A heady cocktail of a lack of supply combined with a surge in demand is sending asking prices up outside the capital, as more people consider departing cramped cities for the bucolic bliss of the countryside.
This is the conclusion of a new report on average asking prices across the country from independent real estate group RE/MAX.
The research finds that, overall, asking prices increased 9.1 per cent nationally in the year to the end of the third quarter of 2021, putting the average list price for homes nationwide in the third quarter of this year at €287,704.
However, while asking prices are rising all over, there is a clear distinction in properties outside towns and cities and those in more rural areas, as people start to put their pandemic moving plans into action.
Amber Young, RE/MAX Ireland head of operations and author of the report, puts the shift down to "confidence in improving broadband, employer assurances around hybrid working, and the attraction of greater indoor and outdoor space link directly to the pandemic".
Consider the example of Waterford, which recently won the Irish Times Best Place to Live in Ireland award. In the city, asking prices rose 6.3 per cent in the period under review; however, in Waterford county, list prices rocketed by 17.5 per cent over the year.
Co Roscommon had a similar leap in house pricing, with an average list price of €167,403 as of the third quarter, representing a 17.3 per cent annual increase.
Areas within commuting distance of Dublin (particularly if it’s for only one or two days a week) also reported strong growth. In Carlow, for example, asking prices rose by 14.4 per cent on the year to an average list price of €226,391, while Kildare reported annual growth of 11.7 per cent for an average asking price of €307,726.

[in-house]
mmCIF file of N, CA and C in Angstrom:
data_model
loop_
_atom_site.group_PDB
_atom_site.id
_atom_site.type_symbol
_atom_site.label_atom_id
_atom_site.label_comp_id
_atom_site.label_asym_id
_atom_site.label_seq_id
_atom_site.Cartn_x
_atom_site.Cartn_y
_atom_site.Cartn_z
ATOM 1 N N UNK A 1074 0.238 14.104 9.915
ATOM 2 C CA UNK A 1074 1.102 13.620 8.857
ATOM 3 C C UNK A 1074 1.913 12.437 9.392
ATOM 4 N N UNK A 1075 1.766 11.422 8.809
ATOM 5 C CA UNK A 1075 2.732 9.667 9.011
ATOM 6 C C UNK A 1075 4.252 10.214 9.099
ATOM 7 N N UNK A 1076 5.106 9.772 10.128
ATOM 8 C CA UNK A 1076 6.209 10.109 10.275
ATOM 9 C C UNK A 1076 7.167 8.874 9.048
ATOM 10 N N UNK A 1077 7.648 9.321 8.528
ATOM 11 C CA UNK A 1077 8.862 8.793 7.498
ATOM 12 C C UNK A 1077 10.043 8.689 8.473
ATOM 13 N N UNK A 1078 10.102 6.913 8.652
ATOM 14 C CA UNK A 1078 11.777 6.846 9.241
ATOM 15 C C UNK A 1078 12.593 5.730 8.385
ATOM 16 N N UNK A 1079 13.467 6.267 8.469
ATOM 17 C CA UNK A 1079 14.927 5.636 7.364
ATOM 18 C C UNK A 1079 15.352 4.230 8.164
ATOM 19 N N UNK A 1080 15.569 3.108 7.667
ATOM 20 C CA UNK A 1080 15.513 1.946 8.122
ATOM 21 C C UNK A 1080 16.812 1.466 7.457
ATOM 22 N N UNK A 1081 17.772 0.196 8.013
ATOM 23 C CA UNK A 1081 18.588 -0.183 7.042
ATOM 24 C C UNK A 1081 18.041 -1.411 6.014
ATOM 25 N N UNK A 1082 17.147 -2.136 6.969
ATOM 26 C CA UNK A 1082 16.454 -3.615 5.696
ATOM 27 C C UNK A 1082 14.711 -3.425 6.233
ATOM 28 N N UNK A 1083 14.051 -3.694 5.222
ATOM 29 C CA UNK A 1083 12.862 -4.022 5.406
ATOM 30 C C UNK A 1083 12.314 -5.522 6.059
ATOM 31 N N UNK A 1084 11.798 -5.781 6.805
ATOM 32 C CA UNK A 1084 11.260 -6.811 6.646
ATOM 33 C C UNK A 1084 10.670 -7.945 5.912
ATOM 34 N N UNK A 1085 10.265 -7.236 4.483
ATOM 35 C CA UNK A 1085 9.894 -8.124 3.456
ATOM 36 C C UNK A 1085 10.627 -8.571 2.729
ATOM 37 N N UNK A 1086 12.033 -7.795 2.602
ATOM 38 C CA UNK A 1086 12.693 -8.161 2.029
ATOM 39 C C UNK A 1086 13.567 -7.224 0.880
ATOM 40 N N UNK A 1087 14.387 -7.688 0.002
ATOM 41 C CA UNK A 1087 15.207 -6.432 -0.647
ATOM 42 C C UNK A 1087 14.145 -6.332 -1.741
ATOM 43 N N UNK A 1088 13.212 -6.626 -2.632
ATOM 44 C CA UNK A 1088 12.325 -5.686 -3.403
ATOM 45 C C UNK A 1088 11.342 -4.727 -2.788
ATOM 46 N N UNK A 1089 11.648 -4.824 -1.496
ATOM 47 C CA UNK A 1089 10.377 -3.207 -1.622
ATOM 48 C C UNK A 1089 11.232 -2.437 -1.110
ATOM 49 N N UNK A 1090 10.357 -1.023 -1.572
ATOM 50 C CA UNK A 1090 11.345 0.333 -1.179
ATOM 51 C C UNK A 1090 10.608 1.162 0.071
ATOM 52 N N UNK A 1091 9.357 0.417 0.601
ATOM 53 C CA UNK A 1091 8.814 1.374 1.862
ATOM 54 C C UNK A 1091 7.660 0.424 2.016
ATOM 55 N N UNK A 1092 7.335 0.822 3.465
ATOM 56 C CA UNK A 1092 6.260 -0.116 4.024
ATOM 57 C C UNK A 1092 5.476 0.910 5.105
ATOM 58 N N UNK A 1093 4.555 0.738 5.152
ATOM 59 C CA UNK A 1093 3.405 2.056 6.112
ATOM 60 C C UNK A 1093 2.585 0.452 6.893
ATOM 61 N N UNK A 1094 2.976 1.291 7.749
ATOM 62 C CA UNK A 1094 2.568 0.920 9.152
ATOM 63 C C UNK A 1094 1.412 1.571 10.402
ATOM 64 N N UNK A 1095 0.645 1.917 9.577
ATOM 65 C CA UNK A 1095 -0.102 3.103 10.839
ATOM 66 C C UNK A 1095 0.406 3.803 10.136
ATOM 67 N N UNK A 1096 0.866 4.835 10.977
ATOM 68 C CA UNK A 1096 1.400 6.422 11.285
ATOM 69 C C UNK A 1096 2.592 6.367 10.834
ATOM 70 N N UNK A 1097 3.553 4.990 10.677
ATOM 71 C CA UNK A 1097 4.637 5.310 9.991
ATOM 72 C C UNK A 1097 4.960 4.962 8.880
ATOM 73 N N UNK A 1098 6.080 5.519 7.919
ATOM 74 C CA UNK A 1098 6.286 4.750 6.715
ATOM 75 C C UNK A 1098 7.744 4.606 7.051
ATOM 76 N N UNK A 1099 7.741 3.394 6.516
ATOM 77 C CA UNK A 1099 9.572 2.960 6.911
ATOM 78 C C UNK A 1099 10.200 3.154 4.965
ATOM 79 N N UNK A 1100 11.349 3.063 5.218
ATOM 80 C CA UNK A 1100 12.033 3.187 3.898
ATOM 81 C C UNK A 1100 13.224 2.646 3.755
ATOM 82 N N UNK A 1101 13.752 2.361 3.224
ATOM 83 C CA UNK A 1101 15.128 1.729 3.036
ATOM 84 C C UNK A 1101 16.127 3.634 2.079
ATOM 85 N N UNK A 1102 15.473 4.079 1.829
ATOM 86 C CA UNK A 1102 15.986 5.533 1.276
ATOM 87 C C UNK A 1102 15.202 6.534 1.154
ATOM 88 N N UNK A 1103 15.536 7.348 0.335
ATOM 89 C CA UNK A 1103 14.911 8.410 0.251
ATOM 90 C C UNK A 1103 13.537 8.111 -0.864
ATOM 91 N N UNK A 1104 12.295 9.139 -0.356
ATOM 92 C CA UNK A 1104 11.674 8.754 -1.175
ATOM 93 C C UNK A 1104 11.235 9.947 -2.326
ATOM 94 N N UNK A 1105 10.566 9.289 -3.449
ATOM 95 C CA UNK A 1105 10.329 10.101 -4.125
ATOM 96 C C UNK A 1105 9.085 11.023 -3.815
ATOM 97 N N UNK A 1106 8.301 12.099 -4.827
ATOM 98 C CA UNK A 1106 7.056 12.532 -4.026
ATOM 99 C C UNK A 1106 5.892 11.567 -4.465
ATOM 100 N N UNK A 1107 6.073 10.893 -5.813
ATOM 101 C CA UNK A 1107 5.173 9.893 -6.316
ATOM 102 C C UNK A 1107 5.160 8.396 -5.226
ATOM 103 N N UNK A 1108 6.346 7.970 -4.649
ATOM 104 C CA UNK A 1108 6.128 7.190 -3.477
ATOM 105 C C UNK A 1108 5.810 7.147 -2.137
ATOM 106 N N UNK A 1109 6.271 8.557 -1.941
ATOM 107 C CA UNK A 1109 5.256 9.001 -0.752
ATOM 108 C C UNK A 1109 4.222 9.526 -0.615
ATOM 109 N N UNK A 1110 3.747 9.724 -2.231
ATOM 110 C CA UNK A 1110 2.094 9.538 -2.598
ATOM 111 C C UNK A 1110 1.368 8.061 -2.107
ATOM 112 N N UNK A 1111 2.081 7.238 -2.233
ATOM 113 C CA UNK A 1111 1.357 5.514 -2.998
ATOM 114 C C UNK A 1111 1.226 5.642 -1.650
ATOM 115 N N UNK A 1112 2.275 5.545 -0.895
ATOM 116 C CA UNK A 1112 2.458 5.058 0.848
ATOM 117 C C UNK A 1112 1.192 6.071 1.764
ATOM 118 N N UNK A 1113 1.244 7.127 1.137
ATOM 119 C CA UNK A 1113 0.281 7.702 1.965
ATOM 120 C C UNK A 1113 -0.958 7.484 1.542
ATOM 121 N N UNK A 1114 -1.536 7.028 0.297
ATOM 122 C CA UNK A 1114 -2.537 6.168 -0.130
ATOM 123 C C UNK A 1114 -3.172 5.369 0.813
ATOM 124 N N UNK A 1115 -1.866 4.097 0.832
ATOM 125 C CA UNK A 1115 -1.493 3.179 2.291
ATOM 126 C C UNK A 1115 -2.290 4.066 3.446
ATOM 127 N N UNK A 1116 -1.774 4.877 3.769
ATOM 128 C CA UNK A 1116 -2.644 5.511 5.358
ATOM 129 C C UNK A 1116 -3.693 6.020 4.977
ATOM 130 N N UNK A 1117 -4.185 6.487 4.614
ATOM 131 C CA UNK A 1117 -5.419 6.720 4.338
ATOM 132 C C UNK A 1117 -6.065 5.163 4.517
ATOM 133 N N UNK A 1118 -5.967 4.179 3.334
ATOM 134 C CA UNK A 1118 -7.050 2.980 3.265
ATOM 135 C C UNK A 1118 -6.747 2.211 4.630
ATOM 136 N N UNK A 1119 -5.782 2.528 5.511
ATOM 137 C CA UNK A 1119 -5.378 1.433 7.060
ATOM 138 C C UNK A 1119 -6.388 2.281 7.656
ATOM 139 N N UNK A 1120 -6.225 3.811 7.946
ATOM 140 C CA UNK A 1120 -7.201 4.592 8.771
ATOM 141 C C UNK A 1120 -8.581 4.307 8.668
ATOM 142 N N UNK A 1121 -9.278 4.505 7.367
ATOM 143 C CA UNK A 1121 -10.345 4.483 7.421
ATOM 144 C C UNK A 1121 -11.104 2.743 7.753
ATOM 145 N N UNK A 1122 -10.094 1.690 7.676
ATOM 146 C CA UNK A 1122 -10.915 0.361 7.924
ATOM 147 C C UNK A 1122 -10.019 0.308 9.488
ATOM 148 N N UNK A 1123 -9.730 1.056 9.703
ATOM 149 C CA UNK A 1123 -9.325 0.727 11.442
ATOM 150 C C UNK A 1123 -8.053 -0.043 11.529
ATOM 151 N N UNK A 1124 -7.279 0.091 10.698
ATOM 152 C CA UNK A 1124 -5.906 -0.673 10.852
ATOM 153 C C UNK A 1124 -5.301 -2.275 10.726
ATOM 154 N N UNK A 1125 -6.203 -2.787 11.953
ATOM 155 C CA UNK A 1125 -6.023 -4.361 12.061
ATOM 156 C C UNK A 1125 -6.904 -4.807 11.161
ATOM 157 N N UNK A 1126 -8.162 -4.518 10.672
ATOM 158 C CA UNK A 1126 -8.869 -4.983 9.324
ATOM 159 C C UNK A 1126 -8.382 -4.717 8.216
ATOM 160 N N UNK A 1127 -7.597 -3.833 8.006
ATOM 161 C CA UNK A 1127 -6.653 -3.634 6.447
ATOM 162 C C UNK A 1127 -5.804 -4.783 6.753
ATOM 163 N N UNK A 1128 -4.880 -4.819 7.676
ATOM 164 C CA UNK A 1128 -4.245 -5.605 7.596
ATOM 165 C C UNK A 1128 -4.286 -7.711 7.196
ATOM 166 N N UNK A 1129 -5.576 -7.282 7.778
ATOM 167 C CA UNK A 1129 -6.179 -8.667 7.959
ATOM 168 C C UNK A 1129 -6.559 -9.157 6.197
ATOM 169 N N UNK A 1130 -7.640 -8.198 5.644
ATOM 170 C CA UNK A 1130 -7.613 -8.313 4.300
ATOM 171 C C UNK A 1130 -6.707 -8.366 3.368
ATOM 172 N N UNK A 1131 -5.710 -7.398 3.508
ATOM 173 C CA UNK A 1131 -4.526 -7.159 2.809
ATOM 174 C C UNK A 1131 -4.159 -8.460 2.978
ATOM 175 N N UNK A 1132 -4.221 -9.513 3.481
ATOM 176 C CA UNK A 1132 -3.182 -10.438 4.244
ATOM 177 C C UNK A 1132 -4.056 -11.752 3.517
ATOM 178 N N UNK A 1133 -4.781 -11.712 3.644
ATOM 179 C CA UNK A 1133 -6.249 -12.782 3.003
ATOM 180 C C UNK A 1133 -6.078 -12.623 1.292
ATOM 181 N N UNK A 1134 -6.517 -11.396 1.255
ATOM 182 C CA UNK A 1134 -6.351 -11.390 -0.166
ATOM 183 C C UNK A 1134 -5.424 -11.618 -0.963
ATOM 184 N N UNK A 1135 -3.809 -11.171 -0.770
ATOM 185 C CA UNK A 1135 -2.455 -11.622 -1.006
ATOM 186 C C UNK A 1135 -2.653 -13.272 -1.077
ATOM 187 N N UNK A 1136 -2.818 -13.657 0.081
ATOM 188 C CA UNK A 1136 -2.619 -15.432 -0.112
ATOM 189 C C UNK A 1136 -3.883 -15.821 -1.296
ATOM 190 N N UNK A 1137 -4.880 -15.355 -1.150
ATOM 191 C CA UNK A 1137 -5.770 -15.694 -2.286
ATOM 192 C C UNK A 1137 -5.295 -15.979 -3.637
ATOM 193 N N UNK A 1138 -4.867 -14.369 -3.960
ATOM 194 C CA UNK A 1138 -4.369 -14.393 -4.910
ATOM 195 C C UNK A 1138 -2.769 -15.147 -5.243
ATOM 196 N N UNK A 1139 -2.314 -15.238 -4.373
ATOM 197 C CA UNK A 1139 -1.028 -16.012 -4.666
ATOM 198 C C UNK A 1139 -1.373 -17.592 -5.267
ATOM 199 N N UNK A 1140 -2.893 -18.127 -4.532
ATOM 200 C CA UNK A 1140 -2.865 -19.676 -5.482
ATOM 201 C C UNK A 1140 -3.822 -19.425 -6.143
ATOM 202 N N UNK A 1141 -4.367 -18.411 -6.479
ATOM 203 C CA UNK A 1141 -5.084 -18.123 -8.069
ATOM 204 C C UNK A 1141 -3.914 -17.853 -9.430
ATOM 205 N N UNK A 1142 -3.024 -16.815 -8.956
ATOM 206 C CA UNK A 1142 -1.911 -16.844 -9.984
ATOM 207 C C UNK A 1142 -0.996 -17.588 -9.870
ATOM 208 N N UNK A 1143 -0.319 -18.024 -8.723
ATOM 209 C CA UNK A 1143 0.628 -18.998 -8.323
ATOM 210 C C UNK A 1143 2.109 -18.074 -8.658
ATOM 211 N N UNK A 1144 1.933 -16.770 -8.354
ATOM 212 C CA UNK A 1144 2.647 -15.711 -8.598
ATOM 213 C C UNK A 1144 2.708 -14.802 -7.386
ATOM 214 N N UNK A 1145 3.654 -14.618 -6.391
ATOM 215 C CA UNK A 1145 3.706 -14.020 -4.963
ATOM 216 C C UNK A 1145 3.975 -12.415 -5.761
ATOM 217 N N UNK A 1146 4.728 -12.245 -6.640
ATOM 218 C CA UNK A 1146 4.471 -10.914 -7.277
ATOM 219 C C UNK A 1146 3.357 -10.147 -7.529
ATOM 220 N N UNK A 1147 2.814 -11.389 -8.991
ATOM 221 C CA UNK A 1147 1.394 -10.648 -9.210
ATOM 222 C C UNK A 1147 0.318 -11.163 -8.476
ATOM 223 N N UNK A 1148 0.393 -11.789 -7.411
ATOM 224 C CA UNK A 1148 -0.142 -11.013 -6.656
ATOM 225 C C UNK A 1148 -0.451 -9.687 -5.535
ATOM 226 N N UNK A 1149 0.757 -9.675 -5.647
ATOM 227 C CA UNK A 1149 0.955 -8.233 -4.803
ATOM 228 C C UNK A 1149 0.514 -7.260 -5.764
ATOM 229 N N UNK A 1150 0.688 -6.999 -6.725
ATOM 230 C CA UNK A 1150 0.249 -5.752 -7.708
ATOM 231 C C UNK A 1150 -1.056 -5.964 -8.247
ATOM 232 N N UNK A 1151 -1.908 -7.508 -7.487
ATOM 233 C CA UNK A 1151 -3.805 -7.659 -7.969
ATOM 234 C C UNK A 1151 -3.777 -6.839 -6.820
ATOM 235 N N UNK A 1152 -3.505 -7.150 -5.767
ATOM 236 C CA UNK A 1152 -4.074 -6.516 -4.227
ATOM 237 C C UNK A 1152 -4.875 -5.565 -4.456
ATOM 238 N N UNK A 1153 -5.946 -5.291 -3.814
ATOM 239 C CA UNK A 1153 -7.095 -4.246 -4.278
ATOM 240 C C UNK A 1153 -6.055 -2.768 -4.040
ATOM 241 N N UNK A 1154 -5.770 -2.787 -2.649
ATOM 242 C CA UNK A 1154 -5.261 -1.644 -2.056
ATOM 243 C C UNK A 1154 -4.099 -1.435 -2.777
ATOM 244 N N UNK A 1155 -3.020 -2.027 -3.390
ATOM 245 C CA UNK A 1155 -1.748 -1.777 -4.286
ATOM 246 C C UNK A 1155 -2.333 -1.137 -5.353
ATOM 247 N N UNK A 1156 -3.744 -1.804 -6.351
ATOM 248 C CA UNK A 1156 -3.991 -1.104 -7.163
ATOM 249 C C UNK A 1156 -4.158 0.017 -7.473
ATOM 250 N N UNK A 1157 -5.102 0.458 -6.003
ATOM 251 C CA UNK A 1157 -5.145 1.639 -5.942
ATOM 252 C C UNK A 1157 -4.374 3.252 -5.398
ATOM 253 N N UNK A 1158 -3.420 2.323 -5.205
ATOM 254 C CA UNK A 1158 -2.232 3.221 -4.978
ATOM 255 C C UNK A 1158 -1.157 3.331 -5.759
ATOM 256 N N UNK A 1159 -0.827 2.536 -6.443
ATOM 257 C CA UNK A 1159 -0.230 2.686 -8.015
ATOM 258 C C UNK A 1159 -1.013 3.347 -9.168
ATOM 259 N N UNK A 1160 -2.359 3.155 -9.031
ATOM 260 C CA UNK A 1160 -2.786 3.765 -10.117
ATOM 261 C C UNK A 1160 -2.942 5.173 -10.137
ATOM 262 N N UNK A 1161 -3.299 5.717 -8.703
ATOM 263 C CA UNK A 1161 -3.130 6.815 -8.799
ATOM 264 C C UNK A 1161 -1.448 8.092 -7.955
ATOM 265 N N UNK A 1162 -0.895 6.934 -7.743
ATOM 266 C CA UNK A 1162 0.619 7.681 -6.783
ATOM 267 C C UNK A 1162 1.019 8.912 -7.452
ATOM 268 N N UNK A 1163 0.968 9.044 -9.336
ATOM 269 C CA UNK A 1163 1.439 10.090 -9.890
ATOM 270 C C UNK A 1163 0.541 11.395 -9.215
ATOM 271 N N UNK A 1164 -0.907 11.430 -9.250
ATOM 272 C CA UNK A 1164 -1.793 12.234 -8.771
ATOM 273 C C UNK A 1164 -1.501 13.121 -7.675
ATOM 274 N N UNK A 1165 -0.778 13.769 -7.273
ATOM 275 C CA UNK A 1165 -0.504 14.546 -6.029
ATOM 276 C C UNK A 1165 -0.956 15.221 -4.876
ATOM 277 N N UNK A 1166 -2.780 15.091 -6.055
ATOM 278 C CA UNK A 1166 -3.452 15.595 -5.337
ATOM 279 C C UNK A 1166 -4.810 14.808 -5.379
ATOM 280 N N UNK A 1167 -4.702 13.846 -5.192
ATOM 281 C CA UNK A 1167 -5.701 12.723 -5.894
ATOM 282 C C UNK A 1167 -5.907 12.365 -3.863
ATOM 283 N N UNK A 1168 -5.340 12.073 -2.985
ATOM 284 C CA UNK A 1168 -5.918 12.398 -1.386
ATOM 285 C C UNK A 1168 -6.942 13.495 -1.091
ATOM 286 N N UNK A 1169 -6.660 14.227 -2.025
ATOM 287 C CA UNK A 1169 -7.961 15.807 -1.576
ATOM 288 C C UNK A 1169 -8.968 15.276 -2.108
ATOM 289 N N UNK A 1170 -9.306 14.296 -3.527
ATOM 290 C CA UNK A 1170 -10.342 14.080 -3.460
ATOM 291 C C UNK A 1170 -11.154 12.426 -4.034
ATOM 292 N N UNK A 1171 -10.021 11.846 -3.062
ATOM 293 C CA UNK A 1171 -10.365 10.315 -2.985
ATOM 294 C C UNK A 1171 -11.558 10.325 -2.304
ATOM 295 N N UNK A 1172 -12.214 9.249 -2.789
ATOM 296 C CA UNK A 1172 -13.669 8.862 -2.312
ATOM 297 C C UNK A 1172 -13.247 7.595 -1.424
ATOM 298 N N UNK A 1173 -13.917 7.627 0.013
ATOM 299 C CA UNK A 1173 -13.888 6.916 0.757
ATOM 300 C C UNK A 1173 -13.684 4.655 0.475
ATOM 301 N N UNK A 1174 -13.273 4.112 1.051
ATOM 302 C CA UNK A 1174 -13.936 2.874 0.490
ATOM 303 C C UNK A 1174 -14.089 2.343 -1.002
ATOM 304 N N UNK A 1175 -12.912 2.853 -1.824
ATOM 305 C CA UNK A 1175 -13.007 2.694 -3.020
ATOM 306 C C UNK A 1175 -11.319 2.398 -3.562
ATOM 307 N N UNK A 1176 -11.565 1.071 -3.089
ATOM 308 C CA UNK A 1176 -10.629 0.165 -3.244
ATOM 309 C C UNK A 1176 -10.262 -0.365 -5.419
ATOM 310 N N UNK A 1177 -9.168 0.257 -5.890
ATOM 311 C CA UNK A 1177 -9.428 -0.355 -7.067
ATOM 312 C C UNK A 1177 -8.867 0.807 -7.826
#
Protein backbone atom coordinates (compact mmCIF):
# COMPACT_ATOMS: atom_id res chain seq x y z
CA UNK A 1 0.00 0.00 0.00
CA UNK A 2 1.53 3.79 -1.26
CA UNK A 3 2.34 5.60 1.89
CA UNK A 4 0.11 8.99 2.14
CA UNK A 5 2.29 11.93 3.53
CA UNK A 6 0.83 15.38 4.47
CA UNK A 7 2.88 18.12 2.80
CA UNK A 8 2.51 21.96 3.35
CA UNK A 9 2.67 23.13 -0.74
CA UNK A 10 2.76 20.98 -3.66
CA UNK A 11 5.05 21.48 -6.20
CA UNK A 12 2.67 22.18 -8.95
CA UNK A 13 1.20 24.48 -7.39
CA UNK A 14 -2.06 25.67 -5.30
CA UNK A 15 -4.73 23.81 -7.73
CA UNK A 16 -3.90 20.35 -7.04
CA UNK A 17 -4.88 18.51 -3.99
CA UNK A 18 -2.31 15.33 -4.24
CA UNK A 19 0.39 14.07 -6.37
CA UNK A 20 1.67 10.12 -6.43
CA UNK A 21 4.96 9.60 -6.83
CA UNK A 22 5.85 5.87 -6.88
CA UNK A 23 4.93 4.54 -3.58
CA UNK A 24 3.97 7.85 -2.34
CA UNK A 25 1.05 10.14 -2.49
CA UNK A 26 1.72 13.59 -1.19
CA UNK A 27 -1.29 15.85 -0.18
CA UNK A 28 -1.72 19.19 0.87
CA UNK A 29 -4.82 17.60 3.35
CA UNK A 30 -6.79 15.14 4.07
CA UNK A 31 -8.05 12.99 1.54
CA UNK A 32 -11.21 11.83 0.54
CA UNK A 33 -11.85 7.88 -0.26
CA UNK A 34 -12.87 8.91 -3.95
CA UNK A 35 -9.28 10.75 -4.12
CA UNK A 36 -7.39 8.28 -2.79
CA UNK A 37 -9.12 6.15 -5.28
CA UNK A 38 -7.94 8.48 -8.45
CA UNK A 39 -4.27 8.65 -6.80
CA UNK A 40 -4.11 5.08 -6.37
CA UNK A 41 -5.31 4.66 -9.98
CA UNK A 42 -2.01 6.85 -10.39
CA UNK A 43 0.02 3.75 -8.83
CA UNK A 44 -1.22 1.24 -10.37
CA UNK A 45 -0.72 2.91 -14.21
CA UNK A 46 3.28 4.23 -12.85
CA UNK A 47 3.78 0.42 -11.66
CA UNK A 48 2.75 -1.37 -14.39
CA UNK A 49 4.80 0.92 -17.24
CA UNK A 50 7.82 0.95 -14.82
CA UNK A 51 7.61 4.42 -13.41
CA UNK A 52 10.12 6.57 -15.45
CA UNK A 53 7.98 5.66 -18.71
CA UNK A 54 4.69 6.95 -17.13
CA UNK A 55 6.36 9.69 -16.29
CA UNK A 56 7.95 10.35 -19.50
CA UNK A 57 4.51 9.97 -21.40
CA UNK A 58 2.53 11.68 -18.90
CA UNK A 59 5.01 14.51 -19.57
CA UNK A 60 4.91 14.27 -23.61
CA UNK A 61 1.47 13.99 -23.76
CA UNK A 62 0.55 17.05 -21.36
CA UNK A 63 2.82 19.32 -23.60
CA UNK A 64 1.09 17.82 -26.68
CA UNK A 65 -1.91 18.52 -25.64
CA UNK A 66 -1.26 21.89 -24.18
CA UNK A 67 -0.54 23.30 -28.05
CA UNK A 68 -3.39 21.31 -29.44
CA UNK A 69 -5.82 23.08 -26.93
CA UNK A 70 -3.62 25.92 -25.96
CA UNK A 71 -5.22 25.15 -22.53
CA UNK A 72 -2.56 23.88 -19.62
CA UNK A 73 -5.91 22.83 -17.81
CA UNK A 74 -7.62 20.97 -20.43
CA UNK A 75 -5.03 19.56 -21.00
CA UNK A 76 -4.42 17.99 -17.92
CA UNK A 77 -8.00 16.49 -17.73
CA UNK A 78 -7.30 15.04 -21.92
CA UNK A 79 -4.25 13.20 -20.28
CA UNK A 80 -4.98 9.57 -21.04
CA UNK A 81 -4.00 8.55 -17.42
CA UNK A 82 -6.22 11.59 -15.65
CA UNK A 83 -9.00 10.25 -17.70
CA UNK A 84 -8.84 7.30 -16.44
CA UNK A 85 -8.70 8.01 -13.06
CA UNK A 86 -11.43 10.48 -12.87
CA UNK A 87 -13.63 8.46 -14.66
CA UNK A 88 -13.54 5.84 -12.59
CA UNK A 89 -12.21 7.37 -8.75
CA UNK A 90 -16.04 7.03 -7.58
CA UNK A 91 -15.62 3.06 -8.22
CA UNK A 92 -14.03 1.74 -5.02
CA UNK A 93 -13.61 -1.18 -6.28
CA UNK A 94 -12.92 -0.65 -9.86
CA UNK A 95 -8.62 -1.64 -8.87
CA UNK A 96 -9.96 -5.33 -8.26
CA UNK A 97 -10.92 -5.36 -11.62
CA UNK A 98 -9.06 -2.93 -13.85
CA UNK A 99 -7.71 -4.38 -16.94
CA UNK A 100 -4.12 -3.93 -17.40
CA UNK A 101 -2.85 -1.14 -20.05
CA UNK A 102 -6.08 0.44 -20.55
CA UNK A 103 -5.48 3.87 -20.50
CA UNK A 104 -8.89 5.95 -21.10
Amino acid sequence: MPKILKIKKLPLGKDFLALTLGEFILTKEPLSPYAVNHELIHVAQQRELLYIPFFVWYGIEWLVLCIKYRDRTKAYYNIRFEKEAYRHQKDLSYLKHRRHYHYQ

Paul Gartlan, regional director of RE/MAX Ireland, says the group has seen considerable growth in demand from those relocating from cities in the past 18 months.
“Demand for property has shifted slightly from city-centre apartment living to two and three-bedroom houses in the larger suburban and rural towns,” he says.
Moving outside more urban areas means people are more demanding in their requirements. Gardens and garages are a “big ask” says Gartlan, adding that people relocating express delight at being able to afford to live in a house, with space around it, rather than in a small flat or townhouse.
“The availability of sheds or garages are high on the list of homeowners’ demands, usually to convert to a home office, gym or workshop,” he says.
As anyone looking for a home in an urban area will attest to, a lack of supply also means that prices are also increasing in towns and cities around the country. However, as the research from RE/MAX shows, asking price growth is more muted than that experienced in more rural areas.
Dublin’s hip Stoneybatter neighbourhood, for example, reported a 2.3 per cent annual increase in asking prices, while list prices in the capital overall grew by an average of 4.9 per cent, when compared with the third quarter in 2020.
In Limerick city, asking prices rose 8.4 per cent in the year, below the national average, to stand at € 230,585 in the third quarter, while in Galway city, asking prices increased by just 3.1 per cent to an average of €316,060.